Debates between political candidates, as they vie for the U.S. presidency and vice presidency, can often make or break a campaign. In presidential politics, everybody’s searching for “the moment.” The campaigns don’t know when or how it will come, but they watch for something -- awkward words or an embarrassing image -- that can prove costly to an opponent’s campaign.
The first ever televised presidential debate in 1960 between Democrat presidential candidate Sen. John F. Kennedy and Republican presidential candidate Vice President Richard M. Nixon.
Kennedy, right, speaks and Nixon listens during their fourth presidential debate, Oct. 21, 1960, in New York City. The Kennedy campaign pushed for the debates, in part because their candidate had far less recognition nationwide than Nixon as the current vice president.
Richard Nixon - 1960
Nixon wipes his face with a handkerchief during the first televised debate in Chicago, Sept. 26, 1960. Television upped the stakes and the pitfalls for the candidates. Nixon had the flu and wore no makeup, a major mistake.
Television lighting clearly showed his five o’clock shadow and drops of sweat on his lip. Nixon’s profuse sweating on stage with cool-as-a-cucumber rival Kennedy proved to be stiff competition in the pantheon of campaign misfires.
Radio listeners said Nixon won but television viewers overwhelmingly picked Kennedy. The debate is credited by some with swinging a close election in favor of the more telegenic Kennedy.
Carter and Ford - 1976
It took 16 years for presidential candidates to agree to a televised debate after Richard Nixon’s disastrous debate with John Kennedy.
Incumbent Republican President Gerald Ford, right, debated Democratic former Georgia Gov. Jimmy Carter in three televised debates in 1976. The audio transmission failed for 27 minutes during the debate, leaving newsman Harry Reasoner scrambling to fill the airwaves as the candidates stood awkwardly waiting.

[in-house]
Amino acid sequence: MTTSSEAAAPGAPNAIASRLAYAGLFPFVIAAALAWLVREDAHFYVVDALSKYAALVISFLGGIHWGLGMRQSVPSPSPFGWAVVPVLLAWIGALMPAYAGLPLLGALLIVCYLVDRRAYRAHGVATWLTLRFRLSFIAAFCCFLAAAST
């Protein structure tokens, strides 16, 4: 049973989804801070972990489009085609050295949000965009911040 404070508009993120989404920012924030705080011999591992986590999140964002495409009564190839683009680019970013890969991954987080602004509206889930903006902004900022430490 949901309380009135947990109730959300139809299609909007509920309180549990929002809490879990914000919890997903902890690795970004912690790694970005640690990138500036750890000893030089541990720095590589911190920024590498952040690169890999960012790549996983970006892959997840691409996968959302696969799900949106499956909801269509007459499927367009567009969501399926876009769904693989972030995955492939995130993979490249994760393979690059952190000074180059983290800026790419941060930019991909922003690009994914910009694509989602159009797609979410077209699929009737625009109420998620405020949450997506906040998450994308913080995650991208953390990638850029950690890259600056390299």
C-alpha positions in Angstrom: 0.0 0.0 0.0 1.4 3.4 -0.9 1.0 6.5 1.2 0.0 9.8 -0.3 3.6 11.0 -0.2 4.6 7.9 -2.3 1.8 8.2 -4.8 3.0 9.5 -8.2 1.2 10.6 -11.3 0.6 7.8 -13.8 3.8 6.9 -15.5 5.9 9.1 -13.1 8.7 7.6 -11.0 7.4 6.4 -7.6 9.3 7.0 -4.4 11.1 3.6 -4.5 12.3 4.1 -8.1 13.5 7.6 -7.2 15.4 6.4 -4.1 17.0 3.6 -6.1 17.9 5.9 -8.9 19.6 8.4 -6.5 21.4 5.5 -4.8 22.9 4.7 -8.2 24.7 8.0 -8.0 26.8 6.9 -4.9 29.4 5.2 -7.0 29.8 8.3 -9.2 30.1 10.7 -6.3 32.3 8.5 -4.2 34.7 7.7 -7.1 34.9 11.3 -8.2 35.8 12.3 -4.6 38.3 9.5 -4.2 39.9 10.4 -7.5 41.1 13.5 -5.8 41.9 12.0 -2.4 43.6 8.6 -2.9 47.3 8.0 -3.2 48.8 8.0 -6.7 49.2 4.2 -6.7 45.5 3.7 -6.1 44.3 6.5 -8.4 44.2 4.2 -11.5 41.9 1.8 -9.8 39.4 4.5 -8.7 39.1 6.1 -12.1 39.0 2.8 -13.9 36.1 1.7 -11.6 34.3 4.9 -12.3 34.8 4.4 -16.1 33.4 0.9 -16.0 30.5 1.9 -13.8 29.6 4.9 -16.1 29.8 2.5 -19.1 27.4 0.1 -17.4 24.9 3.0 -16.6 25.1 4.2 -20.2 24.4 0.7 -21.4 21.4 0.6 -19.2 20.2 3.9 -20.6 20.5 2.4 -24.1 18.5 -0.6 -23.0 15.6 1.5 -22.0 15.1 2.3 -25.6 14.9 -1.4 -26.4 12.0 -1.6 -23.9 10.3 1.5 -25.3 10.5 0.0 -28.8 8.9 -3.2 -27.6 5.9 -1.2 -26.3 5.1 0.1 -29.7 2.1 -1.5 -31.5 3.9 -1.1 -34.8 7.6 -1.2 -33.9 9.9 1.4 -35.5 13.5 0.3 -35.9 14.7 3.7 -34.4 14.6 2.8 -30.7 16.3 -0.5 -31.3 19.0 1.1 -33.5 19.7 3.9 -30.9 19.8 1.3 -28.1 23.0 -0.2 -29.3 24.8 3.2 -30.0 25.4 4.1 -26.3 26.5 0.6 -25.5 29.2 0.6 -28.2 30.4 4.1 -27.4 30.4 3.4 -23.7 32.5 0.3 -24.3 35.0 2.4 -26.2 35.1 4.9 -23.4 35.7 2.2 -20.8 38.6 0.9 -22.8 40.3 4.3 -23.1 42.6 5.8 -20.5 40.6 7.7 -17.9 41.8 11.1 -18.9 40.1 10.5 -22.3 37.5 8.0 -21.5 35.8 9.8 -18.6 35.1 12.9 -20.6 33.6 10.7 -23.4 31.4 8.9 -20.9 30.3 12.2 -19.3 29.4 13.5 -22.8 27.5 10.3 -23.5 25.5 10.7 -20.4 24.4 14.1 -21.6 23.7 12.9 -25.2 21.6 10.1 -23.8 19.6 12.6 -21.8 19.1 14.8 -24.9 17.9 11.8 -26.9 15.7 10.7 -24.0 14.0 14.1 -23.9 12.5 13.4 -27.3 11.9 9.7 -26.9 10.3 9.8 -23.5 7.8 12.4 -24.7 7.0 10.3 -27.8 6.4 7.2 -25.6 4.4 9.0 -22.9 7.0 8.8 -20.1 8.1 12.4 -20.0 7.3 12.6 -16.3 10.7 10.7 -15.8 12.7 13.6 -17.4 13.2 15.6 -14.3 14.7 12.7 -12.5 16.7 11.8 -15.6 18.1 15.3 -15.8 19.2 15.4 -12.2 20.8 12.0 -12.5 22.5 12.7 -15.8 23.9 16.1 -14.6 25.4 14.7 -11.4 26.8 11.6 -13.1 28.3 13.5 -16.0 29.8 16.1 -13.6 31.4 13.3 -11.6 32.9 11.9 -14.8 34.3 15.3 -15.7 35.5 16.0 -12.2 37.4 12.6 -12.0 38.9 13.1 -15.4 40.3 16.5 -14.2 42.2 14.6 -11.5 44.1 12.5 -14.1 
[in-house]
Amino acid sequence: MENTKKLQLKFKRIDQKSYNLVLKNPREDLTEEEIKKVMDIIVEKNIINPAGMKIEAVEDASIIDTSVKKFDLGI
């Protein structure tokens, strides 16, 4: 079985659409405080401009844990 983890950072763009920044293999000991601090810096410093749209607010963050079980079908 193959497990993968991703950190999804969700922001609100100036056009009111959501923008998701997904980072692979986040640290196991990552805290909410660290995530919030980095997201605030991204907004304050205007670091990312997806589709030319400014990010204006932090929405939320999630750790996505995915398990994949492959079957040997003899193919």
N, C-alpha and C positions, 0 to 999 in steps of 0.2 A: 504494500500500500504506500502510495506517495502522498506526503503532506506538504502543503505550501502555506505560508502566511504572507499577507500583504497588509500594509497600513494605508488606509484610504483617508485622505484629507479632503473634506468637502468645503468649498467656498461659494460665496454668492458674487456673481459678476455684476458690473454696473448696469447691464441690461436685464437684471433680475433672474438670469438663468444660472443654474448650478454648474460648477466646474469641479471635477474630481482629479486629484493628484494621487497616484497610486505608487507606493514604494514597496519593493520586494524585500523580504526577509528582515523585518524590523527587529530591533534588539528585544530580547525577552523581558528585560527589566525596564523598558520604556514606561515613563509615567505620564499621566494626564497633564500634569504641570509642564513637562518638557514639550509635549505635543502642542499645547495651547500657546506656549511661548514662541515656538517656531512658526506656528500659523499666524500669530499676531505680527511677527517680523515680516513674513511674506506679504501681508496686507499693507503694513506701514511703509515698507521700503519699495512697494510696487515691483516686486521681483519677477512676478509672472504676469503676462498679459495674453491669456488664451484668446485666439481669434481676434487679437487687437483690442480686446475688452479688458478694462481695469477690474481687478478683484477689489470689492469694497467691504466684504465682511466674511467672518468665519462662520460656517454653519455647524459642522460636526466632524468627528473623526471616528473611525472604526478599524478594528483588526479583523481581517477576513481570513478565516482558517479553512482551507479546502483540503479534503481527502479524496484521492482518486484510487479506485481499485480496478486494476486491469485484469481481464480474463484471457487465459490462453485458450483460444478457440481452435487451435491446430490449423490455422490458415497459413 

In their debate on Oct. 22, 1976 in Williamsburg, Va., Ford declared inaccurately, “There is no Soviet domination of Eastern Europe and there never will be under a Ford administration.” Carter quickly responded that he would like to see Ford convince Polish, Czech and Hungarian-Americans that their countries weren’t under Soviet rule.
Time magazine called it “the blooper heard round the world.” Ford’s rival said the president had “disgraced our country.”
Ford had been leading in polls before the second debate, and some believe his misquote on Eastern Europe could have begun the slide that cost him the election.
Carter and Reagan - 1980
PRepublican presidential candidate Ronald Reagan, the former California governor, was behind in the polls going into his one and only debate with President Jimmy Carter on Oct. 28, 1980, but had been improving. Some analysts say the Cleveland debate cemented his victory in the election, which was held a week later.
Analysts said President Carter’s remarks about a discussion of the issues with his young daughter Amy, 13, in which he asked her about the most important issues facing the country came off as strange.